Editorial: RISC-V Is The New AI

AI-chip startups raised billions of dollars in prior years, but this year investors turned their attention to RISC-V startups. The new instruction set faces both technical and business challenges.
Linley Gwennap
Linley Gwennap

There’s a new kid in town, and everybody’s talking. Over the past several years, venture-capital firms have poured billions of dollars into AI-chip startups, with little to show for it. Suddenly, those startups are finding it difficult to raise new capital. Instead, money is flowing into RISC-V startups, seeking a return from the popular open-source instruction set (ISA).

Investors see a bull market for RISC-V. Most large processor and system-on-chip (SoC) vendors have adopted the technology. RISC-V International has more than 3,800 members, and the consortium claims members have shipped chips containing a total of 10 billion RISC-V cores. (Note that most RISC-V users don’t report shipments, so this number is impossible to verify.) Most of these cores perform low-level management and other simple functions, but CPU vendors such as Andes and SiFive offer more-powerful designs suitable for complex workloads.

RISC-V offers significant advantages over Arm. The open-source ISA is available without license fees to anyone, whereas a license to design Arm-compatible CPUs is rarely offered and costs millions of dollars. Arm generally forbids any modification of its predefined instruction set, whereas RISC-V users are free to innovate by creating new instructions.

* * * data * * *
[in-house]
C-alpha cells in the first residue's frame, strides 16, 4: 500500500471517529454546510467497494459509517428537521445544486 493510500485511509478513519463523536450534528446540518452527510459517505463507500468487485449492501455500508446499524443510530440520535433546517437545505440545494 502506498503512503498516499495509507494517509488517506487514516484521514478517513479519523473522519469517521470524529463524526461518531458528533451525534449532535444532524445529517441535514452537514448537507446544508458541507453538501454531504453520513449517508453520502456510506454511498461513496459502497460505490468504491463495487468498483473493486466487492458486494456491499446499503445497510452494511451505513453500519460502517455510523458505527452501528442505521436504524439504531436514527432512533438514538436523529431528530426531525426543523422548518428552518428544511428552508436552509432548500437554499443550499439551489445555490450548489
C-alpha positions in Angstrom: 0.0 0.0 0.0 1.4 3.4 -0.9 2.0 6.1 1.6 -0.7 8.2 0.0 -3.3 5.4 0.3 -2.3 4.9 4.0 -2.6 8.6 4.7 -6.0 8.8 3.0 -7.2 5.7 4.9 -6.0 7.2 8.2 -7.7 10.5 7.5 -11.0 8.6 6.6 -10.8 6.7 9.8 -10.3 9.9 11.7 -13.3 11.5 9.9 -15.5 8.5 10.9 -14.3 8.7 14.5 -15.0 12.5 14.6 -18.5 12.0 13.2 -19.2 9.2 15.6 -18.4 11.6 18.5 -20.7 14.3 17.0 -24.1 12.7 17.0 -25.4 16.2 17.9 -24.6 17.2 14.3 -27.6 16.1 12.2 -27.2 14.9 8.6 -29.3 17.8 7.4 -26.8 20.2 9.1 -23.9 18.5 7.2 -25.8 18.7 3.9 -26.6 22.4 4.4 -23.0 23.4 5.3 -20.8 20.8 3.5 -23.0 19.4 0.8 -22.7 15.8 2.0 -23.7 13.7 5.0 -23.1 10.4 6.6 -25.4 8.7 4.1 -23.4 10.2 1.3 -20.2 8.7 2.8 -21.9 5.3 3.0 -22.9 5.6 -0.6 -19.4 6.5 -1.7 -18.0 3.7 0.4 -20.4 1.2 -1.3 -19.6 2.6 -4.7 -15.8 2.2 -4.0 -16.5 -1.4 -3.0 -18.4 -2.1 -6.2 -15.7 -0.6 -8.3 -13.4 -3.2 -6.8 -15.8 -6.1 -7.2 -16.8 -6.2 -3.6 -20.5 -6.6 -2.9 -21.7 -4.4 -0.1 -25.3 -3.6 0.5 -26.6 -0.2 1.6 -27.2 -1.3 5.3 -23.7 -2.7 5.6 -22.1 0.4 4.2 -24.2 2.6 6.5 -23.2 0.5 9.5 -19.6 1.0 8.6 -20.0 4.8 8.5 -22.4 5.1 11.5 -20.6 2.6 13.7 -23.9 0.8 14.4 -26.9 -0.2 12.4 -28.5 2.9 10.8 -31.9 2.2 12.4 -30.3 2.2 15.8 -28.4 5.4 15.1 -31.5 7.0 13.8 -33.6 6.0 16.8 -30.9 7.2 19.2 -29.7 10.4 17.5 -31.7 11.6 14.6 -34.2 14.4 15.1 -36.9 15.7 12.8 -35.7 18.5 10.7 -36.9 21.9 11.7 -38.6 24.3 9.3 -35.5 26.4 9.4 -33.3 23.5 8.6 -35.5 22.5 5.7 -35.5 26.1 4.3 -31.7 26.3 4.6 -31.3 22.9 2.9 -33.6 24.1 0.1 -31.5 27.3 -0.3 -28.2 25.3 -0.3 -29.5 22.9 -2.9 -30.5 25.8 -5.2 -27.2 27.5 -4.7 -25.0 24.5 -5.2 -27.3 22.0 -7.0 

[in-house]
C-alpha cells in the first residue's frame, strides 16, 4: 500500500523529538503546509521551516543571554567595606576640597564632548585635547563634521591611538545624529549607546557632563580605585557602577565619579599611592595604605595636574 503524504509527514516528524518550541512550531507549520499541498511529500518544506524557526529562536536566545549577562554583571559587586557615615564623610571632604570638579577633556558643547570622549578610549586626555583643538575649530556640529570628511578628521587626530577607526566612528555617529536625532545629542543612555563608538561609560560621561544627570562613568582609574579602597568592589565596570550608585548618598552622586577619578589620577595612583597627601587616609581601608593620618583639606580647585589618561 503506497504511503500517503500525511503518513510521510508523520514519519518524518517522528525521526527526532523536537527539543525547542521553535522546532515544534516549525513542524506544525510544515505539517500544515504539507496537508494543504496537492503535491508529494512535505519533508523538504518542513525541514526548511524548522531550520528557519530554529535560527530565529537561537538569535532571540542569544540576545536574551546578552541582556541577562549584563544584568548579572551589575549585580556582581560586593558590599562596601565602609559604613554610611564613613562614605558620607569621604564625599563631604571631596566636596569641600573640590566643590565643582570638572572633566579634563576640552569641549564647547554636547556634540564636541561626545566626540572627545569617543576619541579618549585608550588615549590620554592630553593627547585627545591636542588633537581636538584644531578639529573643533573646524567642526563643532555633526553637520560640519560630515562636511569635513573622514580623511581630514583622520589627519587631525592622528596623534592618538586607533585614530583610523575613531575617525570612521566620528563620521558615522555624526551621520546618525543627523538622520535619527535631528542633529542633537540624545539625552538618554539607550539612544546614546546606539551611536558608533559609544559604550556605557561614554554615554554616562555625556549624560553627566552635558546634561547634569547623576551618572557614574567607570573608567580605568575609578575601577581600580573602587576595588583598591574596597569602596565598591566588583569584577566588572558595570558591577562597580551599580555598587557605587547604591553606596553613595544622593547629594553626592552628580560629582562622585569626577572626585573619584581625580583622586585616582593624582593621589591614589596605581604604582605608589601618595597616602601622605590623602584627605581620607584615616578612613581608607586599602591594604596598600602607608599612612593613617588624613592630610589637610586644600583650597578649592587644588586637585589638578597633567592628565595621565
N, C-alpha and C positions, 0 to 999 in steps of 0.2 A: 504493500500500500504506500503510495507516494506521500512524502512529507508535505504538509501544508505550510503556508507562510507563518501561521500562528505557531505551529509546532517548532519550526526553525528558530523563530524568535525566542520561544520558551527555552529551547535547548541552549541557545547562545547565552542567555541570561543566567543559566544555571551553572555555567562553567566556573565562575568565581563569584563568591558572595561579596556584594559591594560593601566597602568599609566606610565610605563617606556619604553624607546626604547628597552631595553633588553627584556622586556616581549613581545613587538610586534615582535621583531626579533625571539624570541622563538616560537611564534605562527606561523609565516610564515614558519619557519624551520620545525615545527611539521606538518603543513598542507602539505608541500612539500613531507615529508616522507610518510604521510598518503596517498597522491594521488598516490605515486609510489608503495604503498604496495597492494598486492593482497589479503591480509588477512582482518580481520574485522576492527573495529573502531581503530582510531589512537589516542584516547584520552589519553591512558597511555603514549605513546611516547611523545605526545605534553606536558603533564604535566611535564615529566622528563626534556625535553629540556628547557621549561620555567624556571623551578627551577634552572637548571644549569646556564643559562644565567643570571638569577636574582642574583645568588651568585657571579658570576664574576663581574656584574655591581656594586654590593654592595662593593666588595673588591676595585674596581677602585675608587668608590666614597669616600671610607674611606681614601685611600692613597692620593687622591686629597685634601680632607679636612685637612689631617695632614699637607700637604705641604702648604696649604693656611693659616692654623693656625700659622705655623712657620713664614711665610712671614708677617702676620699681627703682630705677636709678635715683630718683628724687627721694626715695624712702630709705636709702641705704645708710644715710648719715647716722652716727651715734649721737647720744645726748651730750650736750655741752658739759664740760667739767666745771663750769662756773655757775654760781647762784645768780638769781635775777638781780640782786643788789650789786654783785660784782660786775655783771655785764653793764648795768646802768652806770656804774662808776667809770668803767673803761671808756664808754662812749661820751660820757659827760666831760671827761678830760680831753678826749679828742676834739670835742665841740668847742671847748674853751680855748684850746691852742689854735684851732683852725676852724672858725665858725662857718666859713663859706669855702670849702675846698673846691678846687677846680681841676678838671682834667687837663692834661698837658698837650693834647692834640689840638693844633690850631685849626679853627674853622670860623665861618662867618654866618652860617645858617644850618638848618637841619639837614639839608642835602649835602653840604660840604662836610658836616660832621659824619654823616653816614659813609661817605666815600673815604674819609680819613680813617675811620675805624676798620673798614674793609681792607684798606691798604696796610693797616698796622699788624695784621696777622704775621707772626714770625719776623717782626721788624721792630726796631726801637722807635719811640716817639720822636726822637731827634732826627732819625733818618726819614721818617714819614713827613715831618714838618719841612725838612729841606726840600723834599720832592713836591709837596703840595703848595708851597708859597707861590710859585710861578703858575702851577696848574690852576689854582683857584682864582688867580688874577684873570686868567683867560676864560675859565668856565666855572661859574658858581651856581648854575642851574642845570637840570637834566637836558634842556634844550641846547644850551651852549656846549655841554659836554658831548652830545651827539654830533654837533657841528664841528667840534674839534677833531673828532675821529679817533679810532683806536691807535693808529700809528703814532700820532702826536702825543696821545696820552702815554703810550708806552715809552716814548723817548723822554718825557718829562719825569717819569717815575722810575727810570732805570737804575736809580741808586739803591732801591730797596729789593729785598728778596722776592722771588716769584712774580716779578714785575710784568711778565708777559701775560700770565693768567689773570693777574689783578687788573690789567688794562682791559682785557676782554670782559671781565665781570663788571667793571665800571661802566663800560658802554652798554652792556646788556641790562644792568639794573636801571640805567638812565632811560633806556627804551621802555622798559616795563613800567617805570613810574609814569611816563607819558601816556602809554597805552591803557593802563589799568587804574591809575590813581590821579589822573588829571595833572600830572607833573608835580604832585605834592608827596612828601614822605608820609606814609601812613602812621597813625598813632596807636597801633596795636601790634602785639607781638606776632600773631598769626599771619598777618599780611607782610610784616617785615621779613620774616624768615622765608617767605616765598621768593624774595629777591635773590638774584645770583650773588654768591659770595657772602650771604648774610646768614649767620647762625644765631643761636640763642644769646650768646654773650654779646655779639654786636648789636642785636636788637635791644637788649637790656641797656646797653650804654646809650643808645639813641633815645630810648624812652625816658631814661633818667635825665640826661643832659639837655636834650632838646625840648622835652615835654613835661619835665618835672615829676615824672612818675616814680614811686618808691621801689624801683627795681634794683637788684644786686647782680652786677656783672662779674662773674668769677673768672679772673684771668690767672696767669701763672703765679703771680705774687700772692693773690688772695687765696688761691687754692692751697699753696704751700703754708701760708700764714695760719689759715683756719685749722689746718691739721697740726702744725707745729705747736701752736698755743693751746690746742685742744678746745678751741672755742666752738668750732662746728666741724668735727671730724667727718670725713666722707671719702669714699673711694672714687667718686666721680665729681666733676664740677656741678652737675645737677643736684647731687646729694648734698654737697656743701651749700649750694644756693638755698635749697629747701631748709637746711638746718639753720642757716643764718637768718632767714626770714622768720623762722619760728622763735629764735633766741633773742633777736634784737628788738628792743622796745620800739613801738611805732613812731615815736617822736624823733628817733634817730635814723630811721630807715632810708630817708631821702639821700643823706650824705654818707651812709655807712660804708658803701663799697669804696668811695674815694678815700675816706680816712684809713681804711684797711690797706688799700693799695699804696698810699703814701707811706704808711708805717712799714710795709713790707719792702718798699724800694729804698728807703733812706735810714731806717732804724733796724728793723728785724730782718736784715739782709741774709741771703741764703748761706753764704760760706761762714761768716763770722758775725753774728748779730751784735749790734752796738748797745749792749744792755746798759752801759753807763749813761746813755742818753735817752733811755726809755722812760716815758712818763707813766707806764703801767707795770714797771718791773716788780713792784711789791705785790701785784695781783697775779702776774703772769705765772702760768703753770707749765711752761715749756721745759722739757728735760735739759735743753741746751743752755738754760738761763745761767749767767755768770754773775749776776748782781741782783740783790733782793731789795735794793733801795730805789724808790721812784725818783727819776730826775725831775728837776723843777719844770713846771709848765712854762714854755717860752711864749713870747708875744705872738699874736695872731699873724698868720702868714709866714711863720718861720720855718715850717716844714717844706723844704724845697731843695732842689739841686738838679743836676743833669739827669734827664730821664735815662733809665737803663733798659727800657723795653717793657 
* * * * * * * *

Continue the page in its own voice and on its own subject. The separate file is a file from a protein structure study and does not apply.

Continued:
RISC-V vendors frequently tout these advantages, but a deeper analysis discloses holes in the story. The greatest concern for investors is that only a small portion of the billions of RISC-V cores generate any revenue for RISC-V vendors. Most of these shipments are from companies such as AMD, Nvidia, Qualcomm, and Western Digital that design their own CPUs and therefore pay no license fees. The only major companies publicly known to be shipping chips containing licensed RISC-V cores are MediaTek and Renesas, both of which source from Andes. As an indication of this challenge, SiFive recently laid off 20% of its workforce.

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